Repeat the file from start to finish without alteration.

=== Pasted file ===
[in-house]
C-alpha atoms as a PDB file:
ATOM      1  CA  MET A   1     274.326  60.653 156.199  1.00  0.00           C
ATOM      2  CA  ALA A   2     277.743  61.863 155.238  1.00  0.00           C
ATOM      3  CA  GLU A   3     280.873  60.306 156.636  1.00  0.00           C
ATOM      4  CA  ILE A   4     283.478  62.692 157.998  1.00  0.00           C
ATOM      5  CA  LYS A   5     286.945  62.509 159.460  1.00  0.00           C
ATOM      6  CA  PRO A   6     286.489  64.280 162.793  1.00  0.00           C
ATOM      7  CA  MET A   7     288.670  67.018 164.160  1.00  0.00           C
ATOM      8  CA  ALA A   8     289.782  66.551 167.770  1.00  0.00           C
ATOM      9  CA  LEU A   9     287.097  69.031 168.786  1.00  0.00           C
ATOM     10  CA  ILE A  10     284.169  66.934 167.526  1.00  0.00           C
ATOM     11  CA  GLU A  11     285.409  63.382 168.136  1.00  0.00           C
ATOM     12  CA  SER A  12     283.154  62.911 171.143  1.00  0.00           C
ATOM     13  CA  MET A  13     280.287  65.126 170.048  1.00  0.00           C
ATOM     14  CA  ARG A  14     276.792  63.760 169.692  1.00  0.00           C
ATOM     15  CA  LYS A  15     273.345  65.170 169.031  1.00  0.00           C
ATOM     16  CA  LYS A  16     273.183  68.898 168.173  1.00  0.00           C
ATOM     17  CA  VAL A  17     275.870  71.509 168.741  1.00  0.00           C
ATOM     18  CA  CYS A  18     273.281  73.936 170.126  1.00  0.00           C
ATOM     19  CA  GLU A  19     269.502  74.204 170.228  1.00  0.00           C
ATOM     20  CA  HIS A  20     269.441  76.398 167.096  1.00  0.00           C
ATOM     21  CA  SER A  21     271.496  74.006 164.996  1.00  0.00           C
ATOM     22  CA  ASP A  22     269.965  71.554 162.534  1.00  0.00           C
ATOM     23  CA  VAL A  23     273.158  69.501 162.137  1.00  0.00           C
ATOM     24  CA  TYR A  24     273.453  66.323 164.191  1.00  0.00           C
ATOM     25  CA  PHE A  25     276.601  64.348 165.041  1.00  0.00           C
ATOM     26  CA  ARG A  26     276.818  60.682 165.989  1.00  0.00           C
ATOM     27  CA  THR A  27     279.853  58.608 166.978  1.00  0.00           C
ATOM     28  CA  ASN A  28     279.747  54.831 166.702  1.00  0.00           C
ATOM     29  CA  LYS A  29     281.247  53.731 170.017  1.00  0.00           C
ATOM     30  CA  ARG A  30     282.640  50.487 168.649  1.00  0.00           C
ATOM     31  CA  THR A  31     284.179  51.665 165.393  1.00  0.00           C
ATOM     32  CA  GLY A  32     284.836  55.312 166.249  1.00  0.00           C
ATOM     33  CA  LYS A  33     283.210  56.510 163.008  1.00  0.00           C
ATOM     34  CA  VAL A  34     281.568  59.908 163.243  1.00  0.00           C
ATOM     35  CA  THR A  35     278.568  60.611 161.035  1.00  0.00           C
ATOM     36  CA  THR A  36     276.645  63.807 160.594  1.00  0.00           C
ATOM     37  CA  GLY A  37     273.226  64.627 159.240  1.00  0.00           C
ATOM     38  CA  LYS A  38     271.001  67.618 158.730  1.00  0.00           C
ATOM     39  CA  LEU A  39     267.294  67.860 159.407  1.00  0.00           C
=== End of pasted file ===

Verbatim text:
[in-house]
C-alpha atoms as a PDB file:
ATOM      1  CA  MET A   1     274.326  60.653 156.199  1.00  0.00           C
ATOM      2  CA  ALA A   2     277.743  61.863 155.238  1.00  0.00           C
ATOM      3  CA  GLU A   3     280.873  60.306 156.636  1.00  0.00           C
ATOM      4  CA  ILE A   4     283.478  62.692 157.998  1.00  0.00           C
ATOM      5  CA  LYS A   5     286.945  62.509 159.460  1.00  0.00           C
ATOM      6  CA  PRO A   6     286.489  64.280 162.793  1.00  0.00           C
ATOM      7  CA  MET A   7     288.670  67.018 164.160  1.00  0.00           C
ATOM      8  CA  ALA A   8     289.782  66.551 167.770  1.00  0.00           C
ATOM      9  CA  LEU A   9     287.097  69.031 168.786  1.00  0.00           C
ATOM     10  CA  ILE A  10     284.169  66.934 167.526  1.00  0.00           C
ATOM     11  CA  GLU A  11     285.409  63.382 168.136  1.00  0.00           C
ATOM     12  CA  SER A  12     283.154  62.911 171.143  1.00  0.00           C
ATOM     13  CA  MET A  13     280.287  65.126 170.048  1.00  0.00           C
ATOM     14  CA  ARG A  14     276.792  63.760 169.692  1.00  0.00           C
ATOM     15  CA  LYS A  15     273.345  65.170 169.031  1.00  0.00           C
ATOM     16  CA  LYS A  16     273.183  68.898 168.173  1.00  0.00           C
ATOM     17  CA  VAL A  17     275.870  71.509 168.741  1.00  0.00           C
ATOM     18  CA  CYS A  18     273.281  73.936 170.126  1.00  0.00           C
ATOM     19  CA  GLU A  19     269.502  74.204 170.228  1.00  0.00           C
ATOM     20  CA  HIS A  20     269.441  76.398 167.096  1.00  0.00           C
ATOM     21  CA  SER A  21     271.496  74.006 164.996  1.00  0.00           C
ATOM     22  CA  ASP A  22     269.965  71.554 162.534  1.00  0.00           C
ATOM     23  CA  VAL A  23     273.158  69.501 162.137  1.00  0.00           C
ATOM     24  CA  TYR A  24     273.453  66.323 164.191  1.00  0.00           C
ATOM     25  CA  PHE A  25     276.601  64.348 165.041  1.00  0.00           C
ATOM     26  CA  ARG A  26     276.818  60.682 165.989  1.00  0.00           C
ATOM     27  CA  THR A  27     279.853  58.608 166.978  1.00  0.00           C
ATOM     28  CA  ASN A  28     279.747  54.831 166.702  1.00  0.00           C
ATOM     29  CA  LYS A  29     281.247  53.731 170.017  1.00  0.00           C
ATOM     30  CA  ARG A  30     282.640  50.487 168.649  1.00  0.00           C
ATOM     31  CA  THR A  31     284.179  51.665 165.393  1.00  0.00           C
ATOM     32  CA  GLY A  32     284.836  55.312 166.249  1.00  0.00           C
ATOM     33  CA  LYS A  33     283.210  56.510 163.008  1.00  0.00           C
ATOM     34  CA  VAL A  34     281.568  59.908 163.243  1.00  0.00           C
ATOM     35  CA  THR A  35     278.568  60.611 161.035  1.00  0.00           C
ATOM     36  CA  THR A  36     276.645  63.807 160.594  1.00  0.00           C
ATOM     37  CA  GLY A  37     273.226  64.627 159.240  1.00  0.00           C
ATOM     38  CA  LYS A  38     271.001  67.618 158.730  1.00  0.00           C
ATOM     39  CA  LEU A  39     267.294  67.860 159.407  1.00  0.00           C